By DAN WHITTLE/ Courier Correspondent
Leroy Troy, the consummate smooth-talking, banjo-clawing star of the Marty Stuart Show on RFD Network, will perform March 23 during the first year anniversary celebration at Short Mountain Distillery.
Troy's namesake mule, "Leroy," is another scheduled headliner for the event, from the ranks of Middle Tennessee Mule Skinners, with international headquarters located in nearby Woodbury.
The event, billed as a “One Year Anniversary Hootenanny,” runs from 9 a.m. to 4 p.m. Saturday, March 23. In addition to the Tennessee Mafia Jug Band, The Jimalong Josies and other musicans will be performing.
"I'm honored to on the same performing card with Leroy, the famous mule that belongs to Smyrna, Tenn., 'Mule Skinner' Danny Fraley," noted singer/banjo plucker Leroy Troy. "It's no small honor to have a prized mule named after me."
And the mule is reportedly honored to share "top-billing" with entertainer Troy.
"My mules 'Leroy' and 'Lucky' comprise my most prized wagon-pulling team that will be giving children and adult free rides on March 23rd, a Saturday," testified mule man Fraley. "Leroy (the mule) always struts and puts on extra when he performs alongside Leroy Troy, the acknowledged star on the Marty Stuart Show."
Leroy, the musician, explained that he will be performing as part of the Tennessee Mafia Jug Band, and how the band came to be named.
"Back in the 1990s, while appearing in New York, a disc jockey named Bill Knowles came up with the name, 'Tennessee Mafia Jug Band,'" Leroy shared. "It has a nice catchy ring to it, we kept the name.
"And I think me and the Jug Band hold the record for most appearances at the Arts Center of Cannon County. We're really honored to be asked back to appear at the Short Mountain Distillery too," the entertainer added.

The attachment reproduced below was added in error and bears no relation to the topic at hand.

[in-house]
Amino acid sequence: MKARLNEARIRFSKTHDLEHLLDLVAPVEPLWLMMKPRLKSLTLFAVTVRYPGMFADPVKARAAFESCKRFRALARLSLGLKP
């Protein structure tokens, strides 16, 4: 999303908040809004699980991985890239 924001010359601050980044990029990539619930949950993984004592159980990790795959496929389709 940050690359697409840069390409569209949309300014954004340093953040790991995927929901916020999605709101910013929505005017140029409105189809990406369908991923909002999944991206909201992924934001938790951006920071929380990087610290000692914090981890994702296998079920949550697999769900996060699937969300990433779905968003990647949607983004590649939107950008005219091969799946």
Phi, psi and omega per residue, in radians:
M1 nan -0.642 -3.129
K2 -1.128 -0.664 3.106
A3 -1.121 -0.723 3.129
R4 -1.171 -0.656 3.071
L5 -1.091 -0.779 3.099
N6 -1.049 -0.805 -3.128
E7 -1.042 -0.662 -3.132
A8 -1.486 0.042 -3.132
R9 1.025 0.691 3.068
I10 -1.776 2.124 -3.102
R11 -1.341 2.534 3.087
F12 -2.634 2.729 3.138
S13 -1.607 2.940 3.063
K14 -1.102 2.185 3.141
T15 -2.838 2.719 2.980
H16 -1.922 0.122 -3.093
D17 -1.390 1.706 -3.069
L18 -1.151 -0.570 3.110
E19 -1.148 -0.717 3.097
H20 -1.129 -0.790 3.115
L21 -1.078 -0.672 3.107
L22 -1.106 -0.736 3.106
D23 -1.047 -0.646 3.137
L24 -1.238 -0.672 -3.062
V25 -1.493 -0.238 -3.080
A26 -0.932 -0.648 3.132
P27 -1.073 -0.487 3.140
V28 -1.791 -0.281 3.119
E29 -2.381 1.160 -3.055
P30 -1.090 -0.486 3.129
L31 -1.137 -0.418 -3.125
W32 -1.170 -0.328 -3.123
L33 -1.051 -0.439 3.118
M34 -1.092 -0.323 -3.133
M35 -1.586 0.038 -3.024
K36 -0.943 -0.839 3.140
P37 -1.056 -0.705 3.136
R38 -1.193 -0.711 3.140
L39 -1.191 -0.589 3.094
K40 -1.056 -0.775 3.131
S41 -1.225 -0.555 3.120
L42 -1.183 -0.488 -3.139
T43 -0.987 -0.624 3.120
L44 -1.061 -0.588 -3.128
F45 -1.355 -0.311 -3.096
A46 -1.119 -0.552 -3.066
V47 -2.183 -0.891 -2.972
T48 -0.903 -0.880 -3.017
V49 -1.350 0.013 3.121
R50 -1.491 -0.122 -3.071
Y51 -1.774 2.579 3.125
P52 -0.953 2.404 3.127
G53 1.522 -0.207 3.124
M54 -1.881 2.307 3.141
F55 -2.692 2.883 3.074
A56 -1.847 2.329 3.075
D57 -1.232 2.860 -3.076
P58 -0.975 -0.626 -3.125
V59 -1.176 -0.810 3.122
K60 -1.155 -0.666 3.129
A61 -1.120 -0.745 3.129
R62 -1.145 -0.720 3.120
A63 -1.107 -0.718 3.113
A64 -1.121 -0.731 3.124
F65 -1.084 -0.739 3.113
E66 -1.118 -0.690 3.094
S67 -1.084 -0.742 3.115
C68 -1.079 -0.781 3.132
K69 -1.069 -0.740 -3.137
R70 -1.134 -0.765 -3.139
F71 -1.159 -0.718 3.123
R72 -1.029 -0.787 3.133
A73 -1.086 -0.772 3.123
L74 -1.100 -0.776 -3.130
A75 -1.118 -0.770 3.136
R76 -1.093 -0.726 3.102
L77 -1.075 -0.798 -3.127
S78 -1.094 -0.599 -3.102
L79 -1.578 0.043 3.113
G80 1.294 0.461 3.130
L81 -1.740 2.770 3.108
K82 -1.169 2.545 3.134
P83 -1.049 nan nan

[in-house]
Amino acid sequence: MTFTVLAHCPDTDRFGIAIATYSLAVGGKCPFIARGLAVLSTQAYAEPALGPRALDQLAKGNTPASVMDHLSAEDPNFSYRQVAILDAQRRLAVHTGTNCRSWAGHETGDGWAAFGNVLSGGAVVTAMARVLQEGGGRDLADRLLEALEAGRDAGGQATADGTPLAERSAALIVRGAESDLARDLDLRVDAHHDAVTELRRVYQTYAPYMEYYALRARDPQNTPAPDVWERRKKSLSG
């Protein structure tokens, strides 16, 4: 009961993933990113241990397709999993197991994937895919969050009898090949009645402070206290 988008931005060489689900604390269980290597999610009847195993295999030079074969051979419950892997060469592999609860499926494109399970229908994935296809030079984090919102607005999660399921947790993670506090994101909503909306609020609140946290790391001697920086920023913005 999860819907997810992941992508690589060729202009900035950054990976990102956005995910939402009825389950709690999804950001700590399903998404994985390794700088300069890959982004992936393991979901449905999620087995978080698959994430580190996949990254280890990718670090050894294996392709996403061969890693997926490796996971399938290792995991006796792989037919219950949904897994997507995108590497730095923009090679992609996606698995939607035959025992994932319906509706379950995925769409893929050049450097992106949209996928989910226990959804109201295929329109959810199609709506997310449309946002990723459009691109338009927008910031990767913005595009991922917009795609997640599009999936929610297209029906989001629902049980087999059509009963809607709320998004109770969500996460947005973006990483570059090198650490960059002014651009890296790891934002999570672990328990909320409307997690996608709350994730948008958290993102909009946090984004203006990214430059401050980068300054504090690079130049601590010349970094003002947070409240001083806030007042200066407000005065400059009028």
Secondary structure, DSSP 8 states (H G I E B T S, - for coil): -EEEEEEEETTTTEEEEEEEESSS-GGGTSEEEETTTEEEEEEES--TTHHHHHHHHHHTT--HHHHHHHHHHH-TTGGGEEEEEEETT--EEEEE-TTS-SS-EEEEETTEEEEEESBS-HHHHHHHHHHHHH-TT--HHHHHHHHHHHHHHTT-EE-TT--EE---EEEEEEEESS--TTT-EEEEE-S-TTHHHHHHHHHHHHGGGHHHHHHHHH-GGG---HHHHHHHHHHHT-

"We've appeared throughout the U.S., but never played Albuquerque, New Mexico," Leroy qualified. "Once we play Albuquerque, I guess you can truthfully say we're nationally known…"
A free sip of clear moonshine product will be available to adults along with free mule rides, food by the Blue Porch Cafe and the Hazzard Life Cars will also be on display.
"We'll give out free sips and sample of our product, which can be purchased in our beautifully-designed bottles that day" added Distillery Director of Hospitality John Whittemore. "We'll also have 'Moonshine Cookies'available from the famous Blue Porch Restaurant located in the Arts Center. The restaurant will be serving food throughout the day."
Since starting the manufacturing of legal moon shine in 2012, the product is now being sold in all regions of the state, including East, Middle and West Tennessee, Whittemore confirmed.
Legendary Cannon County businessman Bill Smith is expected to bring his mules to Short Mountain.
"Woodbury retired banker Bill Smith, age 94, is perhaps the most famous of the Mule Skinners invited to bring his mules up on the mountain that day," confirmed Fraley.
There's another big Mule Skinner's event coming in May.
Mule Skinners have cultivated their annual May 11 showcase event in Woodbury into being the largest "One Day Mule Show In the Southeast," proclaimed Mule Skinner president Andy Duggins of Woodbury.
Founding MTMS member Smith, owner of Woodbury's Smith Funeral Home, can't recall his first mule show, "but my love for mules goes back to my youth when mules were a big industry in Cannon County."
"I was born on a 300-acre farm, where my father, grandfather and three sharecropping families all farmed with mules," noted Smith, in reconstructing his mule trail back in time. "Mules have a lot of heritage here, including Uncle Dave Macon's Freight business in the 1920s before he became a star on WSM Radio and the Grand Ole Opry."
Plus, Uncle Dave was reputed to be a regular customer and consumer of some of the best (then illegal) "moon shine" ever produced on Short Mountain back in the 1920s-era.
Woodbury Mayor Harold Patrick credits the Short Mountain Distillery and Mule Skinners with triggering new tourism dollars into his community's economy.
"Distillery folks and the Mule Skinners have both been showcased on statewide and national TV, plus innumerable newspaper and magazine articles," Patrick credited. "They're a big help in bringing tourism dollars into our local economy."
Legends from Short Mountain have never been in short supply, including gangster Al Capone, as the most infamous buyer of Short Mountain moon shine back in the Prohibition-era of the 1920s.
Legend has it that Capone arranged for Short Mountain 'shine to be shipped to Chicago, and marketed under the label of "City Rum."